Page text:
Google and Microsoft Want Your Stuff
Sorry about the title, after George Carlin’s death they replayed the bit on “a place for your stuff” and it just fit. In recent hours both companies have opened up new ways for people and organizations to share their geographic data and knowledge in Google Maps and Microsoft Virtual Earth.
Google’s MapMaker (introduction on LatLong blog, tour) is a tool for those with knowledge of specific countries to “fill in the gaps” where the company does not have data. There’s no option for such additions or edits in much of the world.
Microsoft is asking localities to share their aerial imagery via GoVE (no website, but introduced on the Virtual Earth, an Evangelist’s Blog). That’s not new; the company was thinking about it way back in 2005, but the data was to be kept in the public domain as I noted at the time.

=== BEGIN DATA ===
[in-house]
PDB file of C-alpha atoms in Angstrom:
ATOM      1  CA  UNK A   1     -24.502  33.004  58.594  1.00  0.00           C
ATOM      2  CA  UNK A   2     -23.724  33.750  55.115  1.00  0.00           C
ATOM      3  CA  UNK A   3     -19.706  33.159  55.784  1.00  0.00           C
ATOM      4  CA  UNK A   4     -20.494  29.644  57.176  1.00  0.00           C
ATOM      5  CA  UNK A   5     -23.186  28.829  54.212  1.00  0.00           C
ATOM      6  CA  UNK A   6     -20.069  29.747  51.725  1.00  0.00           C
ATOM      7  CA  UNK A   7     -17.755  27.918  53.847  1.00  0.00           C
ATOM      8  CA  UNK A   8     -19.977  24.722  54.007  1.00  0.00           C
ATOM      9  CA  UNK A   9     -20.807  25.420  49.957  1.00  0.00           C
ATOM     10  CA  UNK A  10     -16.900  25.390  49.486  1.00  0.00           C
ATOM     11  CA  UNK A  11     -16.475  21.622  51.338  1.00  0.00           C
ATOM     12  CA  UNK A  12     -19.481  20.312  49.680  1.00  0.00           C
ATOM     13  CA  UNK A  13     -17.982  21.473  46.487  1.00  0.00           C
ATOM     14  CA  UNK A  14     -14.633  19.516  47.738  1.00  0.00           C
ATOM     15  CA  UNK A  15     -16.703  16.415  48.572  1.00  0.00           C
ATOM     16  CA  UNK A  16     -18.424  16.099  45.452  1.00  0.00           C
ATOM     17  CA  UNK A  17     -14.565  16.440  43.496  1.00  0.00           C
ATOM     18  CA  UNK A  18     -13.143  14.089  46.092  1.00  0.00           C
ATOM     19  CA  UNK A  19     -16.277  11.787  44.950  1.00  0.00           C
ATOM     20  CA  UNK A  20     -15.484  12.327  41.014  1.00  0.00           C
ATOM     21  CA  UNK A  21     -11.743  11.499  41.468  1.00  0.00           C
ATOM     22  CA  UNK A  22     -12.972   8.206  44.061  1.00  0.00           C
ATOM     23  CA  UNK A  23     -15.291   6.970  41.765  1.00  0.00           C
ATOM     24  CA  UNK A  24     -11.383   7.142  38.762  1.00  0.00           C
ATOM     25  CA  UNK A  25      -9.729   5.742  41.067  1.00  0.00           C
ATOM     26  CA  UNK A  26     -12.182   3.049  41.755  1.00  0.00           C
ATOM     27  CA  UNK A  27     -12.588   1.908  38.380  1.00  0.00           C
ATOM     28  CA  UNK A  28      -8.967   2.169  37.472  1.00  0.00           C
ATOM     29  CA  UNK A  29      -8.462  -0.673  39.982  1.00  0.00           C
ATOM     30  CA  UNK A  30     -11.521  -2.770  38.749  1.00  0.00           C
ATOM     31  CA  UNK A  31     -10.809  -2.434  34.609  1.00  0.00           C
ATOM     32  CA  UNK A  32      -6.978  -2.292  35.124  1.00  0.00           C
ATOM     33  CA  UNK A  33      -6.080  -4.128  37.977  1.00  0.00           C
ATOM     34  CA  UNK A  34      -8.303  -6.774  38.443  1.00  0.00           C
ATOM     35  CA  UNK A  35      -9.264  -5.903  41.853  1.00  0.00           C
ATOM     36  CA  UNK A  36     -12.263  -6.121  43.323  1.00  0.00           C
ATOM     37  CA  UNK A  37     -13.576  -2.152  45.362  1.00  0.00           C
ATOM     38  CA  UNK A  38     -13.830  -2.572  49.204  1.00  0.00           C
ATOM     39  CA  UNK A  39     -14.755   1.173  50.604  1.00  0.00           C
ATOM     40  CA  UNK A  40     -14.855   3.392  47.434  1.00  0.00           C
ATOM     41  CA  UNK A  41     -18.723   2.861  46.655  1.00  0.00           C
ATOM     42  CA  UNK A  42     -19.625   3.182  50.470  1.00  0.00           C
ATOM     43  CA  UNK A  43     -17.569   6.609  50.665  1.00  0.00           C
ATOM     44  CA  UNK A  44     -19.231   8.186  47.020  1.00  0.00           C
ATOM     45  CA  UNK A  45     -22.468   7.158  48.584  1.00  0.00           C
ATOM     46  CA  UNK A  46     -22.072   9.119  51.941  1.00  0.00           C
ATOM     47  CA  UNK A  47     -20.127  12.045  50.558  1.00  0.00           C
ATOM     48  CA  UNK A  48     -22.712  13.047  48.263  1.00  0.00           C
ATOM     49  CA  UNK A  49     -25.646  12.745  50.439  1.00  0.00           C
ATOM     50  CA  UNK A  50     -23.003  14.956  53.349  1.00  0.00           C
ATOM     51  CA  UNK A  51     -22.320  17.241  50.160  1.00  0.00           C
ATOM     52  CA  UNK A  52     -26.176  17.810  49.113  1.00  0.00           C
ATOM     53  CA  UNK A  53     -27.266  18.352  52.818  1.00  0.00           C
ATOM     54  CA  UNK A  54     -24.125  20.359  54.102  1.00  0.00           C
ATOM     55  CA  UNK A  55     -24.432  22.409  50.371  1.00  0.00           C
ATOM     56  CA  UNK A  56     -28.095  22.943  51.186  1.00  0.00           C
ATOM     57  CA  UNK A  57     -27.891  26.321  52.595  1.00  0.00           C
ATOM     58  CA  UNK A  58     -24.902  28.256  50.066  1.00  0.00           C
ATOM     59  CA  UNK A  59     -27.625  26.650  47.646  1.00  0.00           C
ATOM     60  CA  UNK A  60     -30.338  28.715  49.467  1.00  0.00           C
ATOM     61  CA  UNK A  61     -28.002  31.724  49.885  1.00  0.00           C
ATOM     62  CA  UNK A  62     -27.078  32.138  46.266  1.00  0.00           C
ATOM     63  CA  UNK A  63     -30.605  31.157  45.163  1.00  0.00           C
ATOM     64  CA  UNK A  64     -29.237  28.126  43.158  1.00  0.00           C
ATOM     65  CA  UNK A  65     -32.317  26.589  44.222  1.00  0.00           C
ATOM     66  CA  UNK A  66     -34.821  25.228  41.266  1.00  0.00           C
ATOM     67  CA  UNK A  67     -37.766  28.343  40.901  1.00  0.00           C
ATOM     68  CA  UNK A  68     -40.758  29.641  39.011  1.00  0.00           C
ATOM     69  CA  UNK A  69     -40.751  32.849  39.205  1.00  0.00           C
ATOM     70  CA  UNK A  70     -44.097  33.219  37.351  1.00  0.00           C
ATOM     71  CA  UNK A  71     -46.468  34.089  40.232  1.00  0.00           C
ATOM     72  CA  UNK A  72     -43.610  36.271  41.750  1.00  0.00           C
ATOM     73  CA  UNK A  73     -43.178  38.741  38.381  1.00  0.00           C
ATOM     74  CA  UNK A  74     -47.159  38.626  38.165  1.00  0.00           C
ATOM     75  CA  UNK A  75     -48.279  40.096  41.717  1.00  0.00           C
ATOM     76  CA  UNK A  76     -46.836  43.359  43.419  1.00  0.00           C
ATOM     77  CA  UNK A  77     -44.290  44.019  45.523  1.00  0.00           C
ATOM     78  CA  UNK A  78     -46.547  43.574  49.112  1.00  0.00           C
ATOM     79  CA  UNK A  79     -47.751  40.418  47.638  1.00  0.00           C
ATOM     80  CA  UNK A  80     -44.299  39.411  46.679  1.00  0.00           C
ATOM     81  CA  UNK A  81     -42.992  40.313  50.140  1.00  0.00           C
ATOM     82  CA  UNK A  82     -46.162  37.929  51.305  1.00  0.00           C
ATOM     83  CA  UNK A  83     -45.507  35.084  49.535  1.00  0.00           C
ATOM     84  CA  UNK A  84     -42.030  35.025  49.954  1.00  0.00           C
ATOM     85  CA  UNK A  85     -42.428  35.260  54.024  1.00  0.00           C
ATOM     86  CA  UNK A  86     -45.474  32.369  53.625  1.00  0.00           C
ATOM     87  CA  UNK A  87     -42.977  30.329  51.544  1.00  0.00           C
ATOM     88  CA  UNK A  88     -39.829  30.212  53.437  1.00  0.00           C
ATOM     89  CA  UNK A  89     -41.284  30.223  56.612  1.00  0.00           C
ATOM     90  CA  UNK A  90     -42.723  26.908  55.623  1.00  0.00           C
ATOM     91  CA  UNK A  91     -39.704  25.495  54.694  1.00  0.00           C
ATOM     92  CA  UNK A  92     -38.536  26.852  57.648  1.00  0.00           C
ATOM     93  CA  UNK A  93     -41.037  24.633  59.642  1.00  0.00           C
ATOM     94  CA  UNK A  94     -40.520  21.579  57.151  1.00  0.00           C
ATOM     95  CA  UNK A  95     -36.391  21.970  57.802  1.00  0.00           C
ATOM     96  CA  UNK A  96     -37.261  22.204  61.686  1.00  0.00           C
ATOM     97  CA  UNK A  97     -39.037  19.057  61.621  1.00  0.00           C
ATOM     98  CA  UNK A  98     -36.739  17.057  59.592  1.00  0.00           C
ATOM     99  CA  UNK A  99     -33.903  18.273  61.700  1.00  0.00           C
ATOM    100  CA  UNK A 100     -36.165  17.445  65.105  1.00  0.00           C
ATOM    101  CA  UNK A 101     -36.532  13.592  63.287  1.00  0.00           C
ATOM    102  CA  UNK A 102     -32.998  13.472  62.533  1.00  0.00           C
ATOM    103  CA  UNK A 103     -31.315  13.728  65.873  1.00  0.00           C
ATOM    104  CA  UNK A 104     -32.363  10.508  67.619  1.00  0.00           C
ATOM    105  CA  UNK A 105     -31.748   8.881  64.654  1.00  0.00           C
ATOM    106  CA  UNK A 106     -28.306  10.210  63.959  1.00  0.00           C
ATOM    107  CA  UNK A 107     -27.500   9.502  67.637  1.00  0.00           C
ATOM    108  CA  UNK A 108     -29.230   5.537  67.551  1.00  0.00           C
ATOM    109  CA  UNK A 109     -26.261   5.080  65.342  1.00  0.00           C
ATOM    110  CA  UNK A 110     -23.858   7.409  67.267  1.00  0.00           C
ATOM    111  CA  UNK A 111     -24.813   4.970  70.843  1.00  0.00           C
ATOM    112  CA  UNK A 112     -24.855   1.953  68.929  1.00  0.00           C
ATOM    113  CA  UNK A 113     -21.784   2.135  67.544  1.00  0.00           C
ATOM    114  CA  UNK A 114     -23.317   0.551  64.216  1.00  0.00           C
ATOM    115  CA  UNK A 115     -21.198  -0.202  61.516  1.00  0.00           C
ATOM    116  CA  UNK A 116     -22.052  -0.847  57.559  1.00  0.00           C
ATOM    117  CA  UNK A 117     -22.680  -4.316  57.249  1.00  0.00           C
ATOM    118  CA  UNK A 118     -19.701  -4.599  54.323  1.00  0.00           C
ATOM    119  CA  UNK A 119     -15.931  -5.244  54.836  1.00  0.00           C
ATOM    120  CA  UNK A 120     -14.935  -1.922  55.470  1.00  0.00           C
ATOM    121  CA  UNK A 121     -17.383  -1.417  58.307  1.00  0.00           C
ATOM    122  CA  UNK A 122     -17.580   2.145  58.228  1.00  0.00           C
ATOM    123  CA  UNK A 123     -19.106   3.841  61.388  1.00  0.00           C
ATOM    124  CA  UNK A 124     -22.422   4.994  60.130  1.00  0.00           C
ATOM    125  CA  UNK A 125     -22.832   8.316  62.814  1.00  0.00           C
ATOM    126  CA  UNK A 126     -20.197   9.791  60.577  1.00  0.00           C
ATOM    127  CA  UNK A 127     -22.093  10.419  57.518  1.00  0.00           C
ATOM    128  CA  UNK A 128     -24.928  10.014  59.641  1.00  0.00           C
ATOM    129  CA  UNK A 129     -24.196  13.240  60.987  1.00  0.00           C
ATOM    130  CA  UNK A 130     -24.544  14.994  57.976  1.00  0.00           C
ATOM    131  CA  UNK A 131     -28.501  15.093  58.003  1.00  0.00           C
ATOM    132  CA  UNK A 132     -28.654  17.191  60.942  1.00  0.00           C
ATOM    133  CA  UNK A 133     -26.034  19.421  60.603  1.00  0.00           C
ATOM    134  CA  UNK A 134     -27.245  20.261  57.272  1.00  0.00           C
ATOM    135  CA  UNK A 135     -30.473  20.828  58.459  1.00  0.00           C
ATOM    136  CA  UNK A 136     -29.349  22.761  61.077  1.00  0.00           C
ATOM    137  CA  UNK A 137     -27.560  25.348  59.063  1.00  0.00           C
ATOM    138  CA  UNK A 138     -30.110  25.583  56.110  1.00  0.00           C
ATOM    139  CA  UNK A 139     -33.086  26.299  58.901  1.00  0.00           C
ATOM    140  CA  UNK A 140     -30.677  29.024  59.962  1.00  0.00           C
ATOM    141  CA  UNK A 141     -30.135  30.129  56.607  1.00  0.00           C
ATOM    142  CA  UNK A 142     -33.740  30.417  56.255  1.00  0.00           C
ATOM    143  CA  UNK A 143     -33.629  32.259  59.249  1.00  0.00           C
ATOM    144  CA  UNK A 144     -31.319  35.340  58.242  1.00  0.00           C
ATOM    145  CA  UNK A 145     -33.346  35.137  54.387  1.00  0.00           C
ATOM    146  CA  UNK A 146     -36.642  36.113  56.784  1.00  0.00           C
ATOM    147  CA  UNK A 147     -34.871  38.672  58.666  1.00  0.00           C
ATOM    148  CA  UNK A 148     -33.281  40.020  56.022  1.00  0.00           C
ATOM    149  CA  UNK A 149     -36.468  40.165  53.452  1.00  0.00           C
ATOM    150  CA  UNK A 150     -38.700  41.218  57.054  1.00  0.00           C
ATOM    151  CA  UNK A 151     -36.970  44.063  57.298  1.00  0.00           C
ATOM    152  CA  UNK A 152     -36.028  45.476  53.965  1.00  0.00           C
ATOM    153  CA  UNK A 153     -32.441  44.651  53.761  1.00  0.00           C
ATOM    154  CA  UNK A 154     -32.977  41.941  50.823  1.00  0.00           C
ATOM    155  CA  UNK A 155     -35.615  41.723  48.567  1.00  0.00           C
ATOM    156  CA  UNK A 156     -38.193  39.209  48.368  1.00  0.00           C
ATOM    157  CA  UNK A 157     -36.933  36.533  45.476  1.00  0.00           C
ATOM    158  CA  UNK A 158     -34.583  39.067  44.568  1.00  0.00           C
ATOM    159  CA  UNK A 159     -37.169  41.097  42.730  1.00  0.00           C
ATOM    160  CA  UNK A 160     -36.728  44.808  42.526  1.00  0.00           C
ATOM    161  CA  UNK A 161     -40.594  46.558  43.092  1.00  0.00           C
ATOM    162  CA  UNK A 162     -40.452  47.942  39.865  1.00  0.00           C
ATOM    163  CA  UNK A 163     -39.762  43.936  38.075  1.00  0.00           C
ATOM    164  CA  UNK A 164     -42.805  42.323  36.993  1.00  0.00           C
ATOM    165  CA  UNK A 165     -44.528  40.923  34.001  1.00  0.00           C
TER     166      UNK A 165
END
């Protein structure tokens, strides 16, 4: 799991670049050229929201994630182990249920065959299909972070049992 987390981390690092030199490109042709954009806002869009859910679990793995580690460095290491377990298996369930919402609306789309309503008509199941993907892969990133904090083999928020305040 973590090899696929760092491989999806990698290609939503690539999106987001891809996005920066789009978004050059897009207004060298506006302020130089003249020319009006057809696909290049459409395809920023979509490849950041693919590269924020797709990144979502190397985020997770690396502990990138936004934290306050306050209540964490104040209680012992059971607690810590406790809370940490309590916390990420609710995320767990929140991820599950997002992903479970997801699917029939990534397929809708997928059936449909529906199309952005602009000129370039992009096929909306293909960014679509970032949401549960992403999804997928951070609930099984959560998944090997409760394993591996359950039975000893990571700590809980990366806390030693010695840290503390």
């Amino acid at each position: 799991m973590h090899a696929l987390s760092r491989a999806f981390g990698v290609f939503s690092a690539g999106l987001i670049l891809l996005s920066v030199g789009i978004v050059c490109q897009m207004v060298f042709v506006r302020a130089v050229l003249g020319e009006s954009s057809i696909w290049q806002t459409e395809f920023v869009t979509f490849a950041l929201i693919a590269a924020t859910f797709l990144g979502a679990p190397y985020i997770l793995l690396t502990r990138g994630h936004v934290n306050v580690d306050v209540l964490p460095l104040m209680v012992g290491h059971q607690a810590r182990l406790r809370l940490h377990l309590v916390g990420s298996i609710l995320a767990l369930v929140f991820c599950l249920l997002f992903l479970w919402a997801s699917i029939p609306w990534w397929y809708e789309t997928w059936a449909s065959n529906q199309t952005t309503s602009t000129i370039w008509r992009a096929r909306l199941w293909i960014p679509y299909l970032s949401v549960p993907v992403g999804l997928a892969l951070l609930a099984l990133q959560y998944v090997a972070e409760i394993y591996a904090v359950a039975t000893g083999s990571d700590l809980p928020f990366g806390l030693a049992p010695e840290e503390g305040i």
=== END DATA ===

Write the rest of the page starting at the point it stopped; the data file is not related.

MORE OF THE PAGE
While these programs have seemingly been going on, if informally, for some time, formalizing them perhaps marks another milestone in Web 2.0 geospatial development. One milestone was mashups and widgets built around APIs. Datasets are part of these, but data was owned by whoever owned it. At this milestone the companies are making the data their own in quite a different way.
One other thought: I wonder how Google will note that street data came from “users” vs. data companies? I already know how Microsoft will source imagery because it states that clearly in its FAQ in the blog post noted above.